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Posted 9 Mar 2014

Out of memory issue in MyBatis

, 9 Mar 2014
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This tip is for solving out of memory issue for large result sets in MyBatis

Problem Statement

We have a java web service deployed on the WebSphere Application Server 7. Everything was fine till one day when the testing team observed OutOfMemory error in the log file. The web service was developed using Spring MyBatis. The initial code analysis did not show any leak suspects in the code. The OutOfMemory error was coming intermittently since its first occurrence.

Heap Analysis

After the initial code analysis it was more or less clear to us that the culprit for OutOfMemory errors could be spring or MyBatis. While search the internet for heap analyzer tools we came across IBM HeapAnalyzer. It is a nice tool to analyze heap dumps generated by Web Sphere Application Server. For more information on this tool as well as to download its jar please visit

HeapAnalyzer helps in identifying the memory leak areas by analyzing the heap dumps. The ‘heap leak suspect’ feature shows you the top 3 to 5 java objects consuming maximum memory. This helps in identifying the part of code which would be causing the out of memory issue. WebSphere Application Server by default generates heap dump whenever an OutOfMemory error is encountered.

The Culprit

When we ran HeapAnalyzer on the heap dump generated for our applications we found that more than 90% of memory is occupied by an ArrayList inside MyBatis DefaultResultHandler. On doing further analysis we found the issue with the default implementation of DefaultResultHandler provided by MyBatis. The default implementation of ResultHandler creates an internal array to store the select query result before returning the result to invoker. In our case some select queries were returning more than 500k of big size records. Now when the DefaultResultHandler is trying to store all these in the ArrayList, the heap was getting exhausted and OutOfMemory error was thrown.

Solution Details

The solution we implemented to overcome the issue was to override the DefaultResultHandler. The idea was to divide the result of select query into small chunks. We override the DefaultResultHandler to load 50000 records in the internal ArrayList and then invoke a callback operation to process those records. When one set of records is processed the ArrayList is emptied and new set of records are stored in it. This way we can restrict the number of objects in memory at any given point of time and avoid OutOfMemory errors.

Below is the sample code for custom ResultHandler that does the job explained above.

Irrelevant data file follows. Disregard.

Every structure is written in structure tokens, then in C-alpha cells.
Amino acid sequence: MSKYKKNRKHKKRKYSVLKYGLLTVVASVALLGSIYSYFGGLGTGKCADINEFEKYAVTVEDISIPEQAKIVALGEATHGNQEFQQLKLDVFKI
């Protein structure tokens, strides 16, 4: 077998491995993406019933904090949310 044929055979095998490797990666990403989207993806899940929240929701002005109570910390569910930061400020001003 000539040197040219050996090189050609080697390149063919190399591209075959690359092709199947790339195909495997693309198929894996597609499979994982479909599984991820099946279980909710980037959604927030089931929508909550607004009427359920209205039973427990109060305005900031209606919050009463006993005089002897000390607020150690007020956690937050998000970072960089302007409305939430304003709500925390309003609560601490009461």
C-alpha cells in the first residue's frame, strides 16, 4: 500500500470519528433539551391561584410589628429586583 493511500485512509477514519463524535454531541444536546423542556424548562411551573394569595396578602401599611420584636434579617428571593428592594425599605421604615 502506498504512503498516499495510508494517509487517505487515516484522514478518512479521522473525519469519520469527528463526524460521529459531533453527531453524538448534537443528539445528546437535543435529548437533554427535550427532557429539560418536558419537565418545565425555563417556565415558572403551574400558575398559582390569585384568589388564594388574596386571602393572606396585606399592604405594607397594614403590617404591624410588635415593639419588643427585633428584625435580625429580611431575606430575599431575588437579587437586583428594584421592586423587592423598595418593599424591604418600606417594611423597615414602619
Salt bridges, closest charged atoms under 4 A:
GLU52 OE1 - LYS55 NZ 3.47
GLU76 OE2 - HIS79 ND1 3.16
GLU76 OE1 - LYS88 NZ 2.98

public class CustomResultHandler implements ResultHandler {

    private ArrayList<HashMap<String,String>> recordList;
    private CallbackInterface callbackClass;
    private int MAX_COUNT= 100;

    public CustomResultHandler() {
        this.recordList = new ArrayList<HashMap<String,String>>();

    public void handleResult(ResultContext resultContext) {

        recordList.add((HashMap<String, String>) resultContext.getResultObject());

        if(recordList.size() == MAX_COUNT) {
            System.out.println("Invoking Callback method");


    public ArrayList<HashMap<String,String>> getRecordList() {
        return recordList;

    public void setRecordList(ArrayList<HashMap<String,String>> recordList) {
        this.recordList = recordList;

    public Object getCallbackClass() {
        return callbackClass;

    public void setCallbackClass(CallbackInterface callbackClass) {
        this.callbackClass = callbackClass;

Here the CustomResultHandler implements the ResultHandler interface defined by MyBatis. Its handleResult method is invoked for each record returned from the database by select query.
We need to define a callback interface and implementation class used in the above code. A simple callback interface could be defined as below:
public interface CallbackInterface {

    public void processData(ArrayList<HashMap<String,String>> recordList);

And the corresponding implementation class could be defined as below:
public class CallbackImpl implements CallbackInterface {

    public void processData(ArrayList<HashMap<String, String>> recordList) {
        System.out.println("Callback operation invoked for list size: " + recordList.size());


Next we need to bind the custom result handler with the mapper. For this we have to use methods, to which we pass the result handler to be invoked for each record in the ResultSet returned by the select query.
public ArrayList<HashMap<String, String>> getAllUsers(CustomResultHandler objCustomResultHandler) {
        //set the custom result handler in sql session"com.memoryleak.poc.persistence.UserMapper.getAllUsers", objCustomResultHandler);

        return userMapper.getAllUsers(objCustomResultHandler);
Now when getAllUsers is invoked an instance of CustomResultHandler is passed. This enables the custom result handler be invoked by MyBatis instead of DefaultResultHandler. A simple way to invoke this service method is like below:
public static void main(String[] args) {
        ApplicationContext context = new ClassPathXmlApplicationContext("Beans.xml");
        UserService userService = (UserService) context.getBean("userService");
        CustomResultHandler objResultHandler = new CustomResultHandler();
        CallbackInterface objCallback = new CallbackImpl();
        System.out.println("Users List: " + userService.getAllUsers(objResultHandler));
If you configure and run the attached code you will see that processData of CallbackImpl is invoked after every 100 records. We can optimize the record set by changing the MAX_COUNT value in CustomResutlHandler.



This article, along with any associated source code and files, is licensed under The Code Project Open License (CPOL)


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